Serious state trooper shortfalls possible without more cadet training funds, says acting PA police commissioner.
By Chris Comisac
Deputy Bureau Chief
HARRISBURG (March 2) – The commonwealth needs to look at ways to continue funding Pennsylvania State Police cadet classes, Gov. Tom Corbett’s nominee for the top state police job told senators Wednesday.
If not, projections show the state could be as many as 1,400 troopers short in the future due to retirements from the existing trooper complement.
One of the problems that we have in the state police is we have these bubbleswe get way down [in personnel], and then hire a lot of people, and then that bubble hits and retires, and then we get way down,”said acting State Police Commissioner Frank Noonan.
Noonan said those “bubbles” play havoc with recruitment “because people can’t wait around for a year or two until we have another [cadet] class coming in.”
“The fact that we have these stops and starts in recruiting is really a problem for us,” he told the Senate Law and Justice Committee during a hearing to consider his nomination as state police commissioner. The committee voted unanimously to recommend that the full Senate confirm his nomination.
Noonan explained to senators that the current complement of state police personnel is down approximately 300 troopers from its total complement of 4,677.
“We are able to meet all the needs, I believe, of the commonwealth at our current levels, even though we’re 300 down,” said Noonan. “There are things we’re missing, but I don’t think it affects the safety of citizens at all.”
But if the shortage of trooper grows, to say, double its current level, that’s a different matter, Noonan said.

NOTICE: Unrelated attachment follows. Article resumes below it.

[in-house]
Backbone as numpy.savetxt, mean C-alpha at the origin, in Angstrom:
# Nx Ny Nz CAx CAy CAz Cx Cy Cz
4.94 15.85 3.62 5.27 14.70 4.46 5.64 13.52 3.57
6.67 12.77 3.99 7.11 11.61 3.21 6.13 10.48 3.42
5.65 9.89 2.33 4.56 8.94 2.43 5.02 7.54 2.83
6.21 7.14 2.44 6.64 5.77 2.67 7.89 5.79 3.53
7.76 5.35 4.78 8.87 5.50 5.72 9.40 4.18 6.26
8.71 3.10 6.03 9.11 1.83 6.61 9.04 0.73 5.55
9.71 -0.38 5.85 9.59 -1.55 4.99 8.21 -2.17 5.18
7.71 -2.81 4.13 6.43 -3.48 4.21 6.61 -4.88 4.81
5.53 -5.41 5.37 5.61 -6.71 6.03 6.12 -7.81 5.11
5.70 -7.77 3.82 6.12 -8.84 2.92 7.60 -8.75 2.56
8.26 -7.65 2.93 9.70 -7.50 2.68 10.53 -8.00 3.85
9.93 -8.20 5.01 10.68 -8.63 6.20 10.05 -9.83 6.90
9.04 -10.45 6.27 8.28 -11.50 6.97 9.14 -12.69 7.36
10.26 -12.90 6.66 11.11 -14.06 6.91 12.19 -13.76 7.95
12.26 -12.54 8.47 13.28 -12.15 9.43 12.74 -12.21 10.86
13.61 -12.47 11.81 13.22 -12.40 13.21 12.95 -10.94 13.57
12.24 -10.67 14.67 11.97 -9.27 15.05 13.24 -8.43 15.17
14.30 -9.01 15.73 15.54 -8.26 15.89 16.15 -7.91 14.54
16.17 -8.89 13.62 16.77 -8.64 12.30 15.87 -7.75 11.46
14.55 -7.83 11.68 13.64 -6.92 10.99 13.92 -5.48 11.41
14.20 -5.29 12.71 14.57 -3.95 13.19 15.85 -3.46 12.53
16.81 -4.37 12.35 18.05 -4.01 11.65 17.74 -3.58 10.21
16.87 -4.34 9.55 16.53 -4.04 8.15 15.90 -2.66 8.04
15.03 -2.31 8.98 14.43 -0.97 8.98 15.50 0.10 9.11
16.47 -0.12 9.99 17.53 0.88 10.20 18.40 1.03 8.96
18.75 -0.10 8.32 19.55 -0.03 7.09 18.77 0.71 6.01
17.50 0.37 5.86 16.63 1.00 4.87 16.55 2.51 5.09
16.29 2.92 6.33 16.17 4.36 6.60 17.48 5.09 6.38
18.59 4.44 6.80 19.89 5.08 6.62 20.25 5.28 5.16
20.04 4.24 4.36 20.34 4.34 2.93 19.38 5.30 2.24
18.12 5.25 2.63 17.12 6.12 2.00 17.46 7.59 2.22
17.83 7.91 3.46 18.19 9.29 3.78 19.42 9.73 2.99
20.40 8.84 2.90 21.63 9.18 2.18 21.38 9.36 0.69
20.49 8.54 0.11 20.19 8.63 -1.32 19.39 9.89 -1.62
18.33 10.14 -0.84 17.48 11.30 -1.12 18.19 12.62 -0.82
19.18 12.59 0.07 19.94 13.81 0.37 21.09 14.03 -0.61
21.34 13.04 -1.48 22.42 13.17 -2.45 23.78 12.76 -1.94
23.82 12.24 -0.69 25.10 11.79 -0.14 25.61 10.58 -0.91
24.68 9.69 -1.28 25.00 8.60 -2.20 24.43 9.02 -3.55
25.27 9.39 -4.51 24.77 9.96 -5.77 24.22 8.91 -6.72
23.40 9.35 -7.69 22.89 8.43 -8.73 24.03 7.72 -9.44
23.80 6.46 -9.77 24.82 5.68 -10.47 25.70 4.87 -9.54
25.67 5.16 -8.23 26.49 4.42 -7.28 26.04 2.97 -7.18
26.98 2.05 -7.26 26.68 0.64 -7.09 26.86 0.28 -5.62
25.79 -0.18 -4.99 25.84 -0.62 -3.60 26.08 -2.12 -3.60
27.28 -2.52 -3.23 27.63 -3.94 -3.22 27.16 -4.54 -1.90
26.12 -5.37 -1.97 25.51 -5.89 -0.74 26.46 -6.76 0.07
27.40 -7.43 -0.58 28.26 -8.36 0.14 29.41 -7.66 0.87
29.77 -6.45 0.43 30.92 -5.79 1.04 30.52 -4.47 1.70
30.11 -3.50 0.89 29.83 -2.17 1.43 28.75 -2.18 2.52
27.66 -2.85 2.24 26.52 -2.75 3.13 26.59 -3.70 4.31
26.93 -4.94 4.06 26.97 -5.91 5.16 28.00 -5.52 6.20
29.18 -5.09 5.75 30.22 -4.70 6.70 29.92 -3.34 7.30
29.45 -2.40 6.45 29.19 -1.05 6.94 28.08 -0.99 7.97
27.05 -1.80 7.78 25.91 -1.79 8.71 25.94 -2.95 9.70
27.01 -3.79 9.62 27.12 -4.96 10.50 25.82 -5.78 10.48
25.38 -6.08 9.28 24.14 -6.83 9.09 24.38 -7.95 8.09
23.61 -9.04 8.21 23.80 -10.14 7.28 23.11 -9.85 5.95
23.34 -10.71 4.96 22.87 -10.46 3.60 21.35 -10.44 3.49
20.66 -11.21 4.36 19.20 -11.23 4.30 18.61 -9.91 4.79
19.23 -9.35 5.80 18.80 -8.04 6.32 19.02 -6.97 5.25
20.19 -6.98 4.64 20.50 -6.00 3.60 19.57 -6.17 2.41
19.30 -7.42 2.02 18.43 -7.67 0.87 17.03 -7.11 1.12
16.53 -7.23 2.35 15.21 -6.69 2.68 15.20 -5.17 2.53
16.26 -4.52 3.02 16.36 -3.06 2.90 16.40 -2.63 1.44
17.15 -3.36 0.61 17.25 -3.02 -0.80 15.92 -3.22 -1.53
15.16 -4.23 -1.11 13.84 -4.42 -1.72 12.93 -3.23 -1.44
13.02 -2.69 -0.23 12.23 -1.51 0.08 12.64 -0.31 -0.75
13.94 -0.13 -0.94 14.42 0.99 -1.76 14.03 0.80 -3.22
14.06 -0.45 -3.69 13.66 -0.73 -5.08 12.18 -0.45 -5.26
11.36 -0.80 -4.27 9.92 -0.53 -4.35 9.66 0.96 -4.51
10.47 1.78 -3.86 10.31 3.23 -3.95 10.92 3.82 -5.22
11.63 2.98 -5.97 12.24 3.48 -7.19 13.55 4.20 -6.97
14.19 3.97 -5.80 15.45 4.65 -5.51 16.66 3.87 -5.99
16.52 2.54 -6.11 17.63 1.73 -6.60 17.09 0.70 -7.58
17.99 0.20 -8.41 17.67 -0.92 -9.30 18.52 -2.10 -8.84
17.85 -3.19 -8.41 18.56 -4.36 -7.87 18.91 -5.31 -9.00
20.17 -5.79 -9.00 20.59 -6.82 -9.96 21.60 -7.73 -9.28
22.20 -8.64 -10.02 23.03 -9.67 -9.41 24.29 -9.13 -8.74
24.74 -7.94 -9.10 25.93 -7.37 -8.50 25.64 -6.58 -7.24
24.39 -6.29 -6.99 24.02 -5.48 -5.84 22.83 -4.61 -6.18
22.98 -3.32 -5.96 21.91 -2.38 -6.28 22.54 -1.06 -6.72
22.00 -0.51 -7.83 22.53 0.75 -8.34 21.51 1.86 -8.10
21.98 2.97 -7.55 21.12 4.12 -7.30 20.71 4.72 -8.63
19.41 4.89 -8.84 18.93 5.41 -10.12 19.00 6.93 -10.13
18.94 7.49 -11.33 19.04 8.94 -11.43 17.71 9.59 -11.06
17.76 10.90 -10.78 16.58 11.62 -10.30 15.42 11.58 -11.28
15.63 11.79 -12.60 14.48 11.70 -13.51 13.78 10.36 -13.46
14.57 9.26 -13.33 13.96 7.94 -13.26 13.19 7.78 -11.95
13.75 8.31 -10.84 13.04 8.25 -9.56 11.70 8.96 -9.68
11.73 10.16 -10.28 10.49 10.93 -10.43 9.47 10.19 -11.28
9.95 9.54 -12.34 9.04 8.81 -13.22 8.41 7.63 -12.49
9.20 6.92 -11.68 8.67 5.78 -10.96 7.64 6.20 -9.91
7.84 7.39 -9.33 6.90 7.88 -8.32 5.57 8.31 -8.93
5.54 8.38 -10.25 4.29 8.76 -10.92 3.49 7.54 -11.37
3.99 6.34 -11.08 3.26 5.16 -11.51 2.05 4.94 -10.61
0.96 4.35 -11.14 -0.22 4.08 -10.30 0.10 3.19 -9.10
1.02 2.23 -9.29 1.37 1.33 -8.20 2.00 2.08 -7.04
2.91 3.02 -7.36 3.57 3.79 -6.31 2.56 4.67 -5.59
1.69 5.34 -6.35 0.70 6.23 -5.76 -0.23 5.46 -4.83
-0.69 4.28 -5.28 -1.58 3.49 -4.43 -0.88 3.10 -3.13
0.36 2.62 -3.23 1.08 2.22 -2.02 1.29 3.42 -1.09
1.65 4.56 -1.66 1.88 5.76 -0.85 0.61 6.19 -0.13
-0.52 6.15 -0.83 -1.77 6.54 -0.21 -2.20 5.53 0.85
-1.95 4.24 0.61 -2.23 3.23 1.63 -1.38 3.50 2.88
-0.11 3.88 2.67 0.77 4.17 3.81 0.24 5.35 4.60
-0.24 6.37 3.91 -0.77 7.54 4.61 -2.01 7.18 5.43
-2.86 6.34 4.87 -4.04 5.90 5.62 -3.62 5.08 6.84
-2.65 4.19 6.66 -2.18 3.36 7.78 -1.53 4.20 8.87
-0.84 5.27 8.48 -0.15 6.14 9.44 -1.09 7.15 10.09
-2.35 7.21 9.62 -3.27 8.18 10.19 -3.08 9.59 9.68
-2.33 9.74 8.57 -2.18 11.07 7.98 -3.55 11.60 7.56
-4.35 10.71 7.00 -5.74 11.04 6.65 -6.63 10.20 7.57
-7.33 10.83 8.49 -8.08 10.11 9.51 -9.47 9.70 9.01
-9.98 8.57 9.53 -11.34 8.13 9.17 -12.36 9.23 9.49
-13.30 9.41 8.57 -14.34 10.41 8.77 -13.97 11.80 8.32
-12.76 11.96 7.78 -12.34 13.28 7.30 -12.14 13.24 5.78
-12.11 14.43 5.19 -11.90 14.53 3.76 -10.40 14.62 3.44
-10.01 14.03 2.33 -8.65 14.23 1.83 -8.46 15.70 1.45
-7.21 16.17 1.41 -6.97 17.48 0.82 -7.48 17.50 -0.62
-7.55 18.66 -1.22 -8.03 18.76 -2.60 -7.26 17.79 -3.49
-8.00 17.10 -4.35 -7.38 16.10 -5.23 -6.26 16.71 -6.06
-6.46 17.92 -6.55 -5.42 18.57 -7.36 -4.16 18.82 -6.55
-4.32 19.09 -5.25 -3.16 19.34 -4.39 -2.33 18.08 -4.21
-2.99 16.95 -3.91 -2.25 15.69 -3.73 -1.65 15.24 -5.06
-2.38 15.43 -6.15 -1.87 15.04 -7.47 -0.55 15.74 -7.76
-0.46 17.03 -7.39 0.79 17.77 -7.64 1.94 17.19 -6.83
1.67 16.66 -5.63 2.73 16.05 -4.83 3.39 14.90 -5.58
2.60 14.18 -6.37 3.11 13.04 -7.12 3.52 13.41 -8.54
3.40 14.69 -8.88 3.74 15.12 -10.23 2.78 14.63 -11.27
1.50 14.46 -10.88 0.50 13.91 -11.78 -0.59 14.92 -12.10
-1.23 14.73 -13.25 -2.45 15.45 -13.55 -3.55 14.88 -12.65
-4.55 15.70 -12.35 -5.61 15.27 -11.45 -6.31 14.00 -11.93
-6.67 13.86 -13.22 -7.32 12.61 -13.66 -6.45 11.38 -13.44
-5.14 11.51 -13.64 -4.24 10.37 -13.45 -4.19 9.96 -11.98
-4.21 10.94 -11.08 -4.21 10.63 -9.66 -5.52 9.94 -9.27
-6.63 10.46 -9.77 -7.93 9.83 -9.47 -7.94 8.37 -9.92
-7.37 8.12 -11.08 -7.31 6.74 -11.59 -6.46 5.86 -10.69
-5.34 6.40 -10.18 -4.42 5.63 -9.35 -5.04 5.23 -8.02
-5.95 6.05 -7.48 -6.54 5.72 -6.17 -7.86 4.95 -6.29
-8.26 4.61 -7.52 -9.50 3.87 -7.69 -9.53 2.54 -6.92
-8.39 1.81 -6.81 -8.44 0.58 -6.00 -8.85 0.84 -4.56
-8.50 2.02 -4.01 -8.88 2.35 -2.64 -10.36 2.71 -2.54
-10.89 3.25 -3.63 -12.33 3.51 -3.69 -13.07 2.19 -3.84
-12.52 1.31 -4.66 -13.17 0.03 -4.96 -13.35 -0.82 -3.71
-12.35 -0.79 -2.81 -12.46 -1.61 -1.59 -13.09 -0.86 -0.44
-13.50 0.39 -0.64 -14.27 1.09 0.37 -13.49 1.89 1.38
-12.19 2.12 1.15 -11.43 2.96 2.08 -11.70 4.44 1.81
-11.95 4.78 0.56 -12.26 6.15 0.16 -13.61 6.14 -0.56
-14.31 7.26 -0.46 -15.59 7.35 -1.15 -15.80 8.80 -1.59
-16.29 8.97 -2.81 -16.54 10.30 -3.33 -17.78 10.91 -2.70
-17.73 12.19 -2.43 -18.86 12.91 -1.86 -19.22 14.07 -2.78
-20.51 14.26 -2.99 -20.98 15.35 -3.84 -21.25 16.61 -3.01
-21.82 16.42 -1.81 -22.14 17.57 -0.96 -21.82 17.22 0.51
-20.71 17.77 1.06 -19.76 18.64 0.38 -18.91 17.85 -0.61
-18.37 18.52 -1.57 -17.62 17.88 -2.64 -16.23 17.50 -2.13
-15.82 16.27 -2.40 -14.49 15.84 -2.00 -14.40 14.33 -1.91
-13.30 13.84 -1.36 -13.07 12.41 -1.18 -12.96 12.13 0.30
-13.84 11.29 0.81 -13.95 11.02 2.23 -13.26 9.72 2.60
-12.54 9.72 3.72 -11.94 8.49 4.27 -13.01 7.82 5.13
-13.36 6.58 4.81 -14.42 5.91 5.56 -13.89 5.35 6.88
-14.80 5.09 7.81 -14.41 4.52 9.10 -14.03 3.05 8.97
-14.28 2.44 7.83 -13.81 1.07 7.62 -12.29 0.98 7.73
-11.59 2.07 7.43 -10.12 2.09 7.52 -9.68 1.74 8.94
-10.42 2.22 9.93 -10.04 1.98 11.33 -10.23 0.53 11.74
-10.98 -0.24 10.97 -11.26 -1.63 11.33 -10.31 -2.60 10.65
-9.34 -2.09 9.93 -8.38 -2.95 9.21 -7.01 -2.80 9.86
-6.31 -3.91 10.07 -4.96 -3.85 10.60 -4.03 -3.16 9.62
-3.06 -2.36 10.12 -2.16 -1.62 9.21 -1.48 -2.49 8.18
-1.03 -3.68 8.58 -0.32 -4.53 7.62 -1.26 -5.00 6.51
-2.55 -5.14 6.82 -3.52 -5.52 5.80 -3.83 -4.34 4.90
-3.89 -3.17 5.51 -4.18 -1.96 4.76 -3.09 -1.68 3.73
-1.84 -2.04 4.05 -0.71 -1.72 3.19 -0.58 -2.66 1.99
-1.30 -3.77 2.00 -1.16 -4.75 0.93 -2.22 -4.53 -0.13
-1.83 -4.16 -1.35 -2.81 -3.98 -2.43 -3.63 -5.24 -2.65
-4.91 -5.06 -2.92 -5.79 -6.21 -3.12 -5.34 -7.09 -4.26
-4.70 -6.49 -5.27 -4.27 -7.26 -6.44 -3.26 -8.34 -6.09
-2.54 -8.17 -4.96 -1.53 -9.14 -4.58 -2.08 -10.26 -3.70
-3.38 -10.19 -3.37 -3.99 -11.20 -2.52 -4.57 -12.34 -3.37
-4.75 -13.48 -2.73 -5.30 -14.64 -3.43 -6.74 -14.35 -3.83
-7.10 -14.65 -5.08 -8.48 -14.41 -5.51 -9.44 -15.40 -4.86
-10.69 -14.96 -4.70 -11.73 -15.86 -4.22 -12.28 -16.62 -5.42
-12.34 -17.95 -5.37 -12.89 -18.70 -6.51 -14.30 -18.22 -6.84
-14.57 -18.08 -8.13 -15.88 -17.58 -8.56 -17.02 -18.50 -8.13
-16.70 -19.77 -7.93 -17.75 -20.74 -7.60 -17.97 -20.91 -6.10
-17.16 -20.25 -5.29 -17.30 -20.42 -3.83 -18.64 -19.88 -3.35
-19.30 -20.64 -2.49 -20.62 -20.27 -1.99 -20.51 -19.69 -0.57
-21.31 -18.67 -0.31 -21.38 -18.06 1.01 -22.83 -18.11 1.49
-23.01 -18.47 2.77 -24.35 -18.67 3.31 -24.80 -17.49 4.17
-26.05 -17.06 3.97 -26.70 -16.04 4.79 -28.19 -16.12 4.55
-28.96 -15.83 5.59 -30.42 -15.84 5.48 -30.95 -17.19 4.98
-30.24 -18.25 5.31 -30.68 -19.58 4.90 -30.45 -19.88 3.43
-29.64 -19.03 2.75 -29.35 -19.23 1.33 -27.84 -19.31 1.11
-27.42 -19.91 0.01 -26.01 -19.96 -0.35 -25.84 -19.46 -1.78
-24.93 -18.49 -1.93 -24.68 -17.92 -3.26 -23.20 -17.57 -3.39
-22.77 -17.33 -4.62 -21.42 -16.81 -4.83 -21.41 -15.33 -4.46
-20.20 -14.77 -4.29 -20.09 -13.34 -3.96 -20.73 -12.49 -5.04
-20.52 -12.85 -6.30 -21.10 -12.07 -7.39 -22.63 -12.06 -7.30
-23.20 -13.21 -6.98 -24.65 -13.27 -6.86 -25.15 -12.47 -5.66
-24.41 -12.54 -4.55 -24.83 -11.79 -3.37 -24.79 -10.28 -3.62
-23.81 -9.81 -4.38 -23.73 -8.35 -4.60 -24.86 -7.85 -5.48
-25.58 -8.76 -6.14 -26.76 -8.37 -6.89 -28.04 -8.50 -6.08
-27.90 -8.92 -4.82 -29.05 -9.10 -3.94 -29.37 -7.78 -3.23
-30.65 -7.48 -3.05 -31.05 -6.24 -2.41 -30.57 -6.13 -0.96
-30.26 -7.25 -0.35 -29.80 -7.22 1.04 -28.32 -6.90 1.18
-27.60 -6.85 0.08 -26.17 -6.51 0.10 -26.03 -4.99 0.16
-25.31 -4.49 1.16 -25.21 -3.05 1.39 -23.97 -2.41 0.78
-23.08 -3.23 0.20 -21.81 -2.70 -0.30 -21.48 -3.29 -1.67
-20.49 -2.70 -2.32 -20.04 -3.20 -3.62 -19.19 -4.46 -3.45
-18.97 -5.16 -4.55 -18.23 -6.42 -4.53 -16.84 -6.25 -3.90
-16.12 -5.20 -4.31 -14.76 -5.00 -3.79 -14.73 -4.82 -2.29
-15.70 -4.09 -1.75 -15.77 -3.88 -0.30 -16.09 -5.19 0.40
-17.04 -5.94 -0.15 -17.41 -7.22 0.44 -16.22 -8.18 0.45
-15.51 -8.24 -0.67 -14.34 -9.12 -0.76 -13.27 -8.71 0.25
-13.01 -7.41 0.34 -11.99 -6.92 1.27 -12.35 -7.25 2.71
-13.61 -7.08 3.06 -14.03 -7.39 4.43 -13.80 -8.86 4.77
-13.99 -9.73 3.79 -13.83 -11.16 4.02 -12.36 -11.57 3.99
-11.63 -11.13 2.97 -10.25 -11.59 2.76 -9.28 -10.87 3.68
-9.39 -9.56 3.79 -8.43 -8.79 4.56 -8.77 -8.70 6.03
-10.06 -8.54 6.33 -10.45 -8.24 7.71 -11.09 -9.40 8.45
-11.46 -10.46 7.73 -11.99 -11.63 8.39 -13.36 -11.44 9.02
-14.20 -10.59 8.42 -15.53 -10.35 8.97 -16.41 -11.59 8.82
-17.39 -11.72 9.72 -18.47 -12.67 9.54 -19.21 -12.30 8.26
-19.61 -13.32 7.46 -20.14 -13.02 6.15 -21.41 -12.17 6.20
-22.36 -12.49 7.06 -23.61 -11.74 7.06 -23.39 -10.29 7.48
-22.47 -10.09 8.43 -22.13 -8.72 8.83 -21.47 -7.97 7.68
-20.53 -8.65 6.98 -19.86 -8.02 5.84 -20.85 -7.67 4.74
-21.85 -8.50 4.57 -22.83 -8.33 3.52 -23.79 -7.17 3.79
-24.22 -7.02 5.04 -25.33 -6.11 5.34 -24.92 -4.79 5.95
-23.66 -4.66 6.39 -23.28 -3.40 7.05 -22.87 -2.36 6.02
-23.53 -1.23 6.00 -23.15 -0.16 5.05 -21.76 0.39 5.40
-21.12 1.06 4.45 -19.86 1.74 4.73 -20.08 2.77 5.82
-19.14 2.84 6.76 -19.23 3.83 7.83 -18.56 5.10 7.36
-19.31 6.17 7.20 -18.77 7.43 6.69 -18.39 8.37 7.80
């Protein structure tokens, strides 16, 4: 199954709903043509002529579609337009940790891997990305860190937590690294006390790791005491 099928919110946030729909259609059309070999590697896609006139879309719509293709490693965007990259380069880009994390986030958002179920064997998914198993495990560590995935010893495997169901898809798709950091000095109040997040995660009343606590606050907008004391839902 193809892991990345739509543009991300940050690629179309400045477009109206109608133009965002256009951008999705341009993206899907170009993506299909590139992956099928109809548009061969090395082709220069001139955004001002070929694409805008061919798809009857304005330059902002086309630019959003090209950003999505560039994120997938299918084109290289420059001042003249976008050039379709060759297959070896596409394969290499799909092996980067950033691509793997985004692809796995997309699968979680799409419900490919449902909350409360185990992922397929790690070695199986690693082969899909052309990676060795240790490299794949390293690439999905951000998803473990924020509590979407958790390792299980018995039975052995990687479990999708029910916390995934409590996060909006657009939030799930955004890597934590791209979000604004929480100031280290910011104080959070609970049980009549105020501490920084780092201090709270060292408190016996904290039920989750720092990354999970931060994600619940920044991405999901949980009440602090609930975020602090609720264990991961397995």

“If we were to go down 600, which is possible with the upcoming retirements, that could place a tremendous stress on what we have to do,” he said.
About 1,400 state troopers will be eligible to retire before the current contract expires on June 30, 2012.
And it’s likely many of those eligible to retire will do so, because “historically we have seen an increase in retirement ratio as a new contract approaches,” said Noonan.
“What I’m hoping is that we can build up so that we’re not so down when we do face this number of retirements, so that it won’t be a crisis for us,” he said.
The state police will soon add 100 troopers to its complement courtesy of a cadet class scheduled to graduate on April 1.
Another class of 100 cadets will begin training on May 8, added Noonan. Training takes approximately 27 weeks to complete.
“We’ve asked for more cadet classes next year, but I don’t know exactly how many we’re going to get,” Noonan said, noting that budget constraints could limit those classes.
Training of each cadet costs approximately $29,000, according to state police spokesman Jack Lewis. So a class of 100 cadets would cost $2.9 million.
Regarding the funding concerns, Noonan told senators the Corbett administration is interested in recent legislative efforts to increase police training dollars.
On Tuesday, the Senate Transportation Committee unanimously approved bi-partisan legislation to redirect millions of dollars collected in traffic-enforcement fines toward cadet training efforts.
Senate Bill 237 would strip municipalities that provide less than 40 hours of local police coverage per week of their local share of fines collected through State Police traffic stops.
Under current law, half of the fines collected through state police patrols in a local municipality are returned to the municipality through a Motor License Fund formula — even if the municipality relies only on the state for police protection. The bill would exempt municipalities with fewer than 3,000 residents.
Senate staff anticipate about 1,200 municipalities across Pennsylvania will be impacted by the measure, steering more than $4 million toward State Police cadet training.